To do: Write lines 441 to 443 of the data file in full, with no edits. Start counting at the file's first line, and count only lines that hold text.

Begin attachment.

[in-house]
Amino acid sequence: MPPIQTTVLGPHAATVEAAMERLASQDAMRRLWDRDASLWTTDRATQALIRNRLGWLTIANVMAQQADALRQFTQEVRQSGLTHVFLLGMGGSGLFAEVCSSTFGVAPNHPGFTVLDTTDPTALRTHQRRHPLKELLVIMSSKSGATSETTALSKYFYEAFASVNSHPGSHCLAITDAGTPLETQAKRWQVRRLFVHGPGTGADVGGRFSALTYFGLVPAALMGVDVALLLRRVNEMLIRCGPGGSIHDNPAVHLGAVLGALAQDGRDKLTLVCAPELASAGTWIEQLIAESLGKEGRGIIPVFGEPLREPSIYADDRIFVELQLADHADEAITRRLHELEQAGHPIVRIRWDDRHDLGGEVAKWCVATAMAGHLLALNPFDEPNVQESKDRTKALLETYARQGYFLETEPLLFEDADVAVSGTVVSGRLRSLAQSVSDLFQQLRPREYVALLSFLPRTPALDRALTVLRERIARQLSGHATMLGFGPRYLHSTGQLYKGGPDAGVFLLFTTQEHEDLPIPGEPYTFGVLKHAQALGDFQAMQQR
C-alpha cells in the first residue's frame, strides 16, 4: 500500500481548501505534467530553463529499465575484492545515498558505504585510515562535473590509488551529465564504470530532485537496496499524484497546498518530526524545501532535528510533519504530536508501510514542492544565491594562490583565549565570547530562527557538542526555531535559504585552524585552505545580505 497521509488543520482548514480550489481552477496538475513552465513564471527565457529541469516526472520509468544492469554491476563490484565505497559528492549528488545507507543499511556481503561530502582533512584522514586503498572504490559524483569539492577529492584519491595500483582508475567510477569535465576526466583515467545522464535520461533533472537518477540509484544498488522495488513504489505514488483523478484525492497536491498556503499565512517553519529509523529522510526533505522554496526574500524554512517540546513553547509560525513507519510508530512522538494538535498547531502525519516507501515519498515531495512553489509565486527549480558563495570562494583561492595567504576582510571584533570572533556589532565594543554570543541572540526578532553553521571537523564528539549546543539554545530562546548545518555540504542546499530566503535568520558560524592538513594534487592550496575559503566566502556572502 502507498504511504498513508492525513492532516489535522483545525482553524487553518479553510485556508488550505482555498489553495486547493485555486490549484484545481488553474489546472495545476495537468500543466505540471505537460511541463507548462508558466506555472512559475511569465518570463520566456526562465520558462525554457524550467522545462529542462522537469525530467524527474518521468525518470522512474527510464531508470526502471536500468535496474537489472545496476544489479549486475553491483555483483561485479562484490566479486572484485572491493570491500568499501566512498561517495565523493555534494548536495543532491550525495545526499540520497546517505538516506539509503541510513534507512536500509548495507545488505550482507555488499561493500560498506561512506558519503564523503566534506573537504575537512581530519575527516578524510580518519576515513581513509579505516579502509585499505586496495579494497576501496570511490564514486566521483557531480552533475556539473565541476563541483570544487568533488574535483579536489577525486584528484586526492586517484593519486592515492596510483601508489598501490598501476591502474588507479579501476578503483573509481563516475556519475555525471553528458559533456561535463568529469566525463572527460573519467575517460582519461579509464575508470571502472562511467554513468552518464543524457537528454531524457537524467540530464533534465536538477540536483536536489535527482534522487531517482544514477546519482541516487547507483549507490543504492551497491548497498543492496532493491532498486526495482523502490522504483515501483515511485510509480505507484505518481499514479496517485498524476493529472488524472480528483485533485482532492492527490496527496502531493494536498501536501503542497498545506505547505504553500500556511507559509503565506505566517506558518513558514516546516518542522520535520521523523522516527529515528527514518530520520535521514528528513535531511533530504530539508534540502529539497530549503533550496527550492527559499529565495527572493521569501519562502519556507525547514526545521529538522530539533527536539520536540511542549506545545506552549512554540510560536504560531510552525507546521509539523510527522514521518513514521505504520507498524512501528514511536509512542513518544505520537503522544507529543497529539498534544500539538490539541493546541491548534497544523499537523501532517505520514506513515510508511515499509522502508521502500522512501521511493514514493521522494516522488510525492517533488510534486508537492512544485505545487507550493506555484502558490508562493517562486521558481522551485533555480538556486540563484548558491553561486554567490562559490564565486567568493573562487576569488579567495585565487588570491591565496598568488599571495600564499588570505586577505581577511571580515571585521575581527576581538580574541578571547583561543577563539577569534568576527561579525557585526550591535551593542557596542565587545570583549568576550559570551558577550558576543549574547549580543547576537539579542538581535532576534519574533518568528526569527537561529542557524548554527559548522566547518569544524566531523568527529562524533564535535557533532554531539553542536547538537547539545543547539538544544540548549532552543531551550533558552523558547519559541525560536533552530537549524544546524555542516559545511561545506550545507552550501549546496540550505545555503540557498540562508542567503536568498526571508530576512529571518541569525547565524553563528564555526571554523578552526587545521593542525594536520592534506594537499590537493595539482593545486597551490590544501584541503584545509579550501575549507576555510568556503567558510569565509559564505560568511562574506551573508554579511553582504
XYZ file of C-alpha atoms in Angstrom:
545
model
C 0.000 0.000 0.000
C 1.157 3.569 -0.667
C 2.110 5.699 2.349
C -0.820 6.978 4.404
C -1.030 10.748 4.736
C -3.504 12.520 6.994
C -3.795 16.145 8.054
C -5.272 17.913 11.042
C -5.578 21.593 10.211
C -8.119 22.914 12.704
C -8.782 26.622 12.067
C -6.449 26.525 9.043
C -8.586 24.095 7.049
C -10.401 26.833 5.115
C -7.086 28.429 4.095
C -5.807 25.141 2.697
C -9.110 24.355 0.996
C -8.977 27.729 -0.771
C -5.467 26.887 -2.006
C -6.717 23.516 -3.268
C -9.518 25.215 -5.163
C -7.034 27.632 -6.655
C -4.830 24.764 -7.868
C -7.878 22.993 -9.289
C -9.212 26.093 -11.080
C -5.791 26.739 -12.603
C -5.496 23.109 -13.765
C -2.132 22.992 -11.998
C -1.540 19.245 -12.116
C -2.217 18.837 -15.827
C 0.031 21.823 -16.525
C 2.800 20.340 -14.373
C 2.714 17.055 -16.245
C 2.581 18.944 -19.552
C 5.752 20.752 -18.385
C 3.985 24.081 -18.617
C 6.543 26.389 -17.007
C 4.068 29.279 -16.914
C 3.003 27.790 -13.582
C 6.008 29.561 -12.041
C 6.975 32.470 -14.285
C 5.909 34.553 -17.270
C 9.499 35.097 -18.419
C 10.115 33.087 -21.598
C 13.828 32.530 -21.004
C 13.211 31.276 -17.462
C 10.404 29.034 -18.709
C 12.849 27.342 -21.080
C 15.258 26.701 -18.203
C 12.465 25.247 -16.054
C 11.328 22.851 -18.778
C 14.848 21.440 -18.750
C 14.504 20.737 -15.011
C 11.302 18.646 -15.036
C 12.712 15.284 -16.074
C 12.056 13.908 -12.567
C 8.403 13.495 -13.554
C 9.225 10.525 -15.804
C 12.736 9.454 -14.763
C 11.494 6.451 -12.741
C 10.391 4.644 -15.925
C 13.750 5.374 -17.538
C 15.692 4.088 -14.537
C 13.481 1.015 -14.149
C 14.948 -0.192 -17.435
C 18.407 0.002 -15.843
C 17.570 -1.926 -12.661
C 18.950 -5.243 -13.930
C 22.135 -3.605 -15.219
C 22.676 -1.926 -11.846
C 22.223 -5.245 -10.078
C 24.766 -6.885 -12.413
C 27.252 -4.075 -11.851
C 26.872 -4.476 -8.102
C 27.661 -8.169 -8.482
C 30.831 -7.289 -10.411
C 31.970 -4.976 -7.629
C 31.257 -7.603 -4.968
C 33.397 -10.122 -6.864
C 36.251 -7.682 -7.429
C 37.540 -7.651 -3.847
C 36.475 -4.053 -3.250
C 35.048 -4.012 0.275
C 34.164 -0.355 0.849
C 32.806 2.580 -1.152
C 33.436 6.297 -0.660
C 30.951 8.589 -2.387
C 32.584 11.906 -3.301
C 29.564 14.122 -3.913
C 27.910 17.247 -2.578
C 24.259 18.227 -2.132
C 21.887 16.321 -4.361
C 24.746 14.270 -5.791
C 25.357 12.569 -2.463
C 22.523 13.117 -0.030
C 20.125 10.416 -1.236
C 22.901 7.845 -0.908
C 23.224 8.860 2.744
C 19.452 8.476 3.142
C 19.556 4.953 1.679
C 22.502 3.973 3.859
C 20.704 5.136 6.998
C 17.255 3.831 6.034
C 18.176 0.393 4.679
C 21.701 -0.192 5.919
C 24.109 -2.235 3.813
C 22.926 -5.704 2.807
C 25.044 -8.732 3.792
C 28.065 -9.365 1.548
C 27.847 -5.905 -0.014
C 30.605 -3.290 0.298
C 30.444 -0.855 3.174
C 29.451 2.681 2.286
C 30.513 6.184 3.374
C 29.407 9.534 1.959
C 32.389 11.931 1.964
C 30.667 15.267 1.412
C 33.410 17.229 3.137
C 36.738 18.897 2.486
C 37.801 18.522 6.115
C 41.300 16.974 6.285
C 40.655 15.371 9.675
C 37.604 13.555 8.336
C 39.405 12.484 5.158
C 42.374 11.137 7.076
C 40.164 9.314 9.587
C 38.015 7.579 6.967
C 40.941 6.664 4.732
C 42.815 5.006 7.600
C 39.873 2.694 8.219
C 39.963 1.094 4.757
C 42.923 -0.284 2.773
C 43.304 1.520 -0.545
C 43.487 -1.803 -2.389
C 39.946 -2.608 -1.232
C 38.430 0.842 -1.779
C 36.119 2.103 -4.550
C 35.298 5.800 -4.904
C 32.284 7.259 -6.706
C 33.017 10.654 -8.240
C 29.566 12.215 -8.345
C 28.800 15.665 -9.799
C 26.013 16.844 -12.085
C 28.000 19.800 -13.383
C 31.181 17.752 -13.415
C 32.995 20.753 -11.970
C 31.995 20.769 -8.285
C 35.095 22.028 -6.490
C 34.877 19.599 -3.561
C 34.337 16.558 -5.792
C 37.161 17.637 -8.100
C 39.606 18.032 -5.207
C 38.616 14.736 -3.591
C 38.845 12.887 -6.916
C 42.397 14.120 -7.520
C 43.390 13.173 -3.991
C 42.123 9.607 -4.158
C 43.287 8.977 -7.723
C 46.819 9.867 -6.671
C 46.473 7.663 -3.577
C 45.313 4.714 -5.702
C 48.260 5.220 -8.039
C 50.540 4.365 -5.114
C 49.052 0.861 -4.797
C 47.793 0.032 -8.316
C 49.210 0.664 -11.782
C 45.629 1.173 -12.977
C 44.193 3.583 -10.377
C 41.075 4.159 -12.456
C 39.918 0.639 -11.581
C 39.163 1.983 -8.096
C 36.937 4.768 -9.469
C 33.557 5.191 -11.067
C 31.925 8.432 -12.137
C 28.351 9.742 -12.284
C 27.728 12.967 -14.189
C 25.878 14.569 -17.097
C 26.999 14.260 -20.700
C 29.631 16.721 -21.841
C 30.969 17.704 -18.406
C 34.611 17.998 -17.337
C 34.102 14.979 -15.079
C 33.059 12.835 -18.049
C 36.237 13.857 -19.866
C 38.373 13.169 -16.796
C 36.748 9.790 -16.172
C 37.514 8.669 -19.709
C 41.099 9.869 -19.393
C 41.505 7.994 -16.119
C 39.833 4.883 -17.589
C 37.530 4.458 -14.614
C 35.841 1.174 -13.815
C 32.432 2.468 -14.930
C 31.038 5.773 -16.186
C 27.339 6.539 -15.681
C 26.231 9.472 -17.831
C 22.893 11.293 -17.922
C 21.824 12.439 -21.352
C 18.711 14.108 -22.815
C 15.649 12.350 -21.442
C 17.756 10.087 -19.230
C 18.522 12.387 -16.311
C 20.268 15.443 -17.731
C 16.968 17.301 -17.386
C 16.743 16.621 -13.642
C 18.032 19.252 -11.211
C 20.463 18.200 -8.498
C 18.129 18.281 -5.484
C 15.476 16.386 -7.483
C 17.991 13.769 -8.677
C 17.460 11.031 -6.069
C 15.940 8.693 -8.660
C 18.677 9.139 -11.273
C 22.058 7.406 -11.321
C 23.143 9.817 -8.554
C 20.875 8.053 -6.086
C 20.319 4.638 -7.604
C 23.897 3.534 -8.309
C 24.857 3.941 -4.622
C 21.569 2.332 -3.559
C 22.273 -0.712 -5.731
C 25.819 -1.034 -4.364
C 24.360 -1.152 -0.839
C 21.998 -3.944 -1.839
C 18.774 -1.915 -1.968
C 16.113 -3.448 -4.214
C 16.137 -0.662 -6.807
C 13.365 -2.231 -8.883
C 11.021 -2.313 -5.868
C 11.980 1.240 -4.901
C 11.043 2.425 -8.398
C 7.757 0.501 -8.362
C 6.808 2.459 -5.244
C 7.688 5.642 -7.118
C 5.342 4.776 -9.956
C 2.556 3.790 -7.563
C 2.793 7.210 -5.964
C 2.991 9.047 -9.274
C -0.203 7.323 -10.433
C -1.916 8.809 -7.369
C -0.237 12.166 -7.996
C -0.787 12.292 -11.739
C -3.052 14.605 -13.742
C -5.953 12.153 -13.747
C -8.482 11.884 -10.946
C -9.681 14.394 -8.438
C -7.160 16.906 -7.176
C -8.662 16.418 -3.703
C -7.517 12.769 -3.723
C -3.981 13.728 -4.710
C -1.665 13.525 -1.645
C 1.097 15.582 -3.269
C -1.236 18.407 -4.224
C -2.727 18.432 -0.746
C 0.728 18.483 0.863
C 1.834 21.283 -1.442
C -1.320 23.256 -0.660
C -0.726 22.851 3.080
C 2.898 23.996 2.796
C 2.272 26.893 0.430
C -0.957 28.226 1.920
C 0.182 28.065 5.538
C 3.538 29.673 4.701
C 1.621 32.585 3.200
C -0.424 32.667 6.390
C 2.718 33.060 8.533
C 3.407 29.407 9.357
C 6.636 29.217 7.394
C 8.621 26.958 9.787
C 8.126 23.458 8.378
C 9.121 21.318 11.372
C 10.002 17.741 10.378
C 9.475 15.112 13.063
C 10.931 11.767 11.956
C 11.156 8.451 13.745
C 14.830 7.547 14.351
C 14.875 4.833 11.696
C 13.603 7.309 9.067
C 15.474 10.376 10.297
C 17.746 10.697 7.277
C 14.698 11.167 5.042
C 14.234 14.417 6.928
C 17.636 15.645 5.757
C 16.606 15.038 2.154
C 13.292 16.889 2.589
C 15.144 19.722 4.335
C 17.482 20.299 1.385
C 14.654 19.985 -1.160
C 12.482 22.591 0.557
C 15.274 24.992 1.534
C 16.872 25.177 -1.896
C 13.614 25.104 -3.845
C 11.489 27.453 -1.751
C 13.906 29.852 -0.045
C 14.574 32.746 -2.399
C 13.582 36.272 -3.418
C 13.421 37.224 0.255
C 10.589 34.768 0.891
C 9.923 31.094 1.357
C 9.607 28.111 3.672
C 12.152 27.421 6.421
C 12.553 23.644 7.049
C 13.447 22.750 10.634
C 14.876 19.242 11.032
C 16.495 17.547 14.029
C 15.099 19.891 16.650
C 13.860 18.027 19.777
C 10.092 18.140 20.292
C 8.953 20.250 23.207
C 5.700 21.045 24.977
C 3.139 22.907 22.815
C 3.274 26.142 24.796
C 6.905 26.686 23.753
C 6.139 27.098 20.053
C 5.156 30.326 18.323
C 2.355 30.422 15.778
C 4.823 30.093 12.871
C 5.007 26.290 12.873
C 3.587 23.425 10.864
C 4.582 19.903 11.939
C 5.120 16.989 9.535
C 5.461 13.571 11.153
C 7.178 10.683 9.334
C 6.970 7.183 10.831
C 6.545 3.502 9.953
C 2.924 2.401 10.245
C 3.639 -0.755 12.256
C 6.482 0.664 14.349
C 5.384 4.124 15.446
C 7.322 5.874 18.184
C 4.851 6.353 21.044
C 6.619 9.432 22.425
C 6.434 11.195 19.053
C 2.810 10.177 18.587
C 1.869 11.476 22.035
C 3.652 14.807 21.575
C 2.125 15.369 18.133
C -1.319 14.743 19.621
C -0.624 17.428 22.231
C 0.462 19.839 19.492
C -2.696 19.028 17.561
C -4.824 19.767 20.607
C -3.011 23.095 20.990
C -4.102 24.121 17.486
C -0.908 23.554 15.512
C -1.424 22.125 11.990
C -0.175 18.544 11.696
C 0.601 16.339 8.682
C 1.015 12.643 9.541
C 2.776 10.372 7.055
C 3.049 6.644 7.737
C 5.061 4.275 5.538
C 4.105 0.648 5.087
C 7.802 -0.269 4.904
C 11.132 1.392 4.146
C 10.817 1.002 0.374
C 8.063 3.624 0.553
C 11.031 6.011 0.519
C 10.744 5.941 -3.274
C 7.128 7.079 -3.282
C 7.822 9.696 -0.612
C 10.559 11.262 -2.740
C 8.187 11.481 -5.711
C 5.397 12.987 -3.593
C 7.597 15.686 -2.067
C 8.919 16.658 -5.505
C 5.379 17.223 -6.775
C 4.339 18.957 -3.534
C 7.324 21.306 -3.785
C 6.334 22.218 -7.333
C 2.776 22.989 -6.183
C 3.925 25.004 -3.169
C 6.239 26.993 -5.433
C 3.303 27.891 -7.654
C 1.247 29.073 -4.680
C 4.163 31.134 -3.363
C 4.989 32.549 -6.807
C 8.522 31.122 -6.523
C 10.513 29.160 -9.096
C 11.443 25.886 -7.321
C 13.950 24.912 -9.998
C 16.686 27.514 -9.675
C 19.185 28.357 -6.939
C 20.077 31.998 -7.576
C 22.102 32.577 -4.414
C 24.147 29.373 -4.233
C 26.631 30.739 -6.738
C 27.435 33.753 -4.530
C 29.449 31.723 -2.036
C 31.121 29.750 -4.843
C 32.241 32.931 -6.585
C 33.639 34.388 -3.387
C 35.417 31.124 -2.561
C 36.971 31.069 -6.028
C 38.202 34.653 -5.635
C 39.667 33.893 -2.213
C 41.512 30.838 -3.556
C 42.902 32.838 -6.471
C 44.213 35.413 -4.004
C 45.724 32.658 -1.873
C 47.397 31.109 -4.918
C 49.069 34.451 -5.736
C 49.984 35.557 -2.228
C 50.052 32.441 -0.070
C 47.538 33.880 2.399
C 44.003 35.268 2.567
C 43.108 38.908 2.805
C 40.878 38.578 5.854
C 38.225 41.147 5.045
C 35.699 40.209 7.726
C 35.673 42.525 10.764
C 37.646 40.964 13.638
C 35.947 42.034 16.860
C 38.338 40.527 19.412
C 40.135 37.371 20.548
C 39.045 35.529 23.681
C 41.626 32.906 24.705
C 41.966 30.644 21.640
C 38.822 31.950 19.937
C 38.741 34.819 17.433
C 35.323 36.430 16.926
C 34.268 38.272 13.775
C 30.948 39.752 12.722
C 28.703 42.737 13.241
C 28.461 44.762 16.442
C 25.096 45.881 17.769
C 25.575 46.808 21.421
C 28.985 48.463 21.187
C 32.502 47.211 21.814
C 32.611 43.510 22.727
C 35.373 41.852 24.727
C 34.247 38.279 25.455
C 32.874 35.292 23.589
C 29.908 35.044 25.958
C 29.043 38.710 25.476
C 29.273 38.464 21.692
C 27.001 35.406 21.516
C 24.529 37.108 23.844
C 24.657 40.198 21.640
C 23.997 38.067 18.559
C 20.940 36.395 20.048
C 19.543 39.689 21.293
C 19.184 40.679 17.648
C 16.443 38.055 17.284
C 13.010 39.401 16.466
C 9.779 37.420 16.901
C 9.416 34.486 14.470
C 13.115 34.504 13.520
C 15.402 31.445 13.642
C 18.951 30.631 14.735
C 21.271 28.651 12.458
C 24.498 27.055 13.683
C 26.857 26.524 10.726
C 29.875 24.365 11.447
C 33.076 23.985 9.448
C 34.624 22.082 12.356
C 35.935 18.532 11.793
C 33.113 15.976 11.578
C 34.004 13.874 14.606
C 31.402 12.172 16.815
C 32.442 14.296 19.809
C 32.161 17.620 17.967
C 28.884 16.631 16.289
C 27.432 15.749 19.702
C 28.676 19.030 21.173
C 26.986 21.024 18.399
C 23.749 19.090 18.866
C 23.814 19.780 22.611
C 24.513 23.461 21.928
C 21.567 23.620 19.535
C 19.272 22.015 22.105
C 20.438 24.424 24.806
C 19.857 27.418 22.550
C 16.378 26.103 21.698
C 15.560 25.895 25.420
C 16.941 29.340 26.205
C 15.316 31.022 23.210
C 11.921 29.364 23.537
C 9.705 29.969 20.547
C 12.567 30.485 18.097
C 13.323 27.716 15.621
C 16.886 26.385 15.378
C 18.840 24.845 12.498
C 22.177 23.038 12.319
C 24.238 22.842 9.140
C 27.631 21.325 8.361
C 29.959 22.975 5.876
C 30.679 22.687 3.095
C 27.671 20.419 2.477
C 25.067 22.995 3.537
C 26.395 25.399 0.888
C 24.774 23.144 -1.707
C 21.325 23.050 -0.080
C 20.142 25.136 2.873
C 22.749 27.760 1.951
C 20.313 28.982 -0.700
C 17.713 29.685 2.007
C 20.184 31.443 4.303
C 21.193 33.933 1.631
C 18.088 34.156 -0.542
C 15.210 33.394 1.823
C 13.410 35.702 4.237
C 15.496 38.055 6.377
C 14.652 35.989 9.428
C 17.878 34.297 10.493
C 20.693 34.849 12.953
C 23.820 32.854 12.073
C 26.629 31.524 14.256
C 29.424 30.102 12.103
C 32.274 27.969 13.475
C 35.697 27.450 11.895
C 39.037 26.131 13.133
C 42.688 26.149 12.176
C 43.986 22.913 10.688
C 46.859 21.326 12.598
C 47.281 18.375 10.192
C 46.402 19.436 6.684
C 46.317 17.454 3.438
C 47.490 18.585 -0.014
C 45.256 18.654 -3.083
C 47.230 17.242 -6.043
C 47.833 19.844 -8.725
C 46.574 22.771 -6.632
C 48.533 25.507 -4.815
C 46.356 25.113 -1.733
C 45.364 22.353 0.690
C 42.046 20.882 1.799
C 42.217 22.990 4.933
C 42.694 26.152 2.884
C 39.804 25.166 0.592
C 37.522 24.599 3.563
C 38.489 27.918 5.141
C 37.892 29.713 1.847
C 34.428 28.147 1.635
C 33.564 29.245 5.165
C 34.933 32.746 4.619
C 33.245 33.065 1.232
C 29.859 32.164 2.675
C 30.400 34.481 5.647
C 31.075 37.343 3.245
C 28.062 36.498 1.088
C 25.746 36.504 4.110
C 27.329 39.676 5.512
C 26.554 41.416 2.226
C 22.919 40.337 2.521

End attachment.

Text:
C 29.043 38.710 25.476
C 29.273 38.464 21.692
C 27.001 35.406 21.516